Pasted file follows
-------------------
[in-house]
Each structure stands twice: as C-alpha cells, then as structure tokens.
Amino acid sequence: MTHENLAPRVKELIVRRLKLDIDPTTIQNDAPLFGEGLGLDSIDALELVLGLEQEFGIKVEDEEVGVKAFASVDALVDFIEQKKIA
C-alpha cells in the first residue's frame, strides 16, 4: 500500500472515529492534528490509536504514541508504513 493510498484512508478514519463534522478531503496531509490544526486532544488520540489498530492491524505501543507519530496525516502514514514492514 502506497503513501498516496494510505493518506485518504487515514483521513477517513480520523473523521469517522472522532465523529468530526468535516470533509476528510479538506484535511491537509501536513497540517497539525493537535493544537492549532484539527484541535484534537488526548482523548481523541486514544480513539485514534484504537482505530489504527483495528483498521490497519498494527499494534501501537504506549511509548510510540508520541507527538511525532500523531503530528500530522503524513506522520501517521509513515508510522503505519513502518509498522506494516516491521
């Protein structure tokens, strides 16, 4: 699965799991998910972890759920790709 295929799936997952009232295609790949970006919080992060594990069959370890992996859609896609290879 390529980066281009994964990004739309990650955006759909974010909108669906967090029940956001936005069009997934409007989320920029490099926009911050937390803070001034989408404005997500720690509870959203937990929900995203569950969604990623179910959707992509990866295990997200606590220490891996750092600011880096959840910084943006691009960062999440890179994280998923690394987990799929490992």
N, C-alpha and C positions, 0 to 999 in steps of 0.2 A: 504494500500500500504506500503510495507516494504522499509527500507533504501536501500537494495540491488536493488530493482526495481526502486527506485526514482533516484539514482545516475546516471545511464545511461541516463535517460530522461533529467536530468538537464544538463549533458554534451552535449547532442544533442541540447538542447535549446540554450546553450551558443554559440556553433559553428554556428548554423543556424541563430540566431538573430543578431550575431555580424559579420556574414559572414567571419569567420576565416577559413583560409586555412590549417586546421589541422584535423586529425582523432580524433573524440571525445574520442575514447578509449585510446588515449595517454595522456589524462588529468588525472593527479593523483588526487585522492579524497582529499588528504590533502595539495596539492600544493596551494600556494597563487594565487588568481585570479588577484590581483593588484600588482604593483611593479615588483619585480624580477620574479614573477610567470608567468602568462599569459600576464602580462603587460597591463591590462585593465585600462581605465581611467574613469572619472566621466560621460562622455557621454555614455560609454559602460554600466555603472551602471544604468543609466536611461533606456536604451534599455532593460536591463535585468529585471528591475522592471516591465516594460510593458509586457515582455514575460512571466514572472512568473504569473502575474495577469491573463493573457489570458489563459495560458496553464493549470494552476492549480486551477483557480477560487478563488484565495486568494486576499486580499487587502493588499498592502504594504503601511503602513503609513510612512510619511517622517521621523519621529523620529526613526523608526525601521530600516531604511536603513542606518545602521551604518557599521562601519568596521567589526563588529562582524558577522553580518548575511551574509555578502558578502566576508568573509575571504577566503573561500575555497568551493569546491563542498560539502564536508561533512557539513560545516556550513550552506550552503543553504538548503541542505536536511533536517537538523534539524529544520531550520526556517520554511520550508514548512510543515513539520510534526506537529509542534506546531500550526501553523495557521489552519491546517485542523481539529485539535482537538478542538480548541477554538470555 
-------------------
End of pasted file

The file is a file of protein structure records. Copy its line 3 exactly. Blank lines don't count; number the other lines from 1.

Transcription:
Amino acid sequence: MTHENLAPRVKELIVRRLKLDIDPTTIQNDAPLFGEGLGLDSIDALELVLGLEQEFGIKVEDEEVGVKAFASVDALVDFIEQKKIA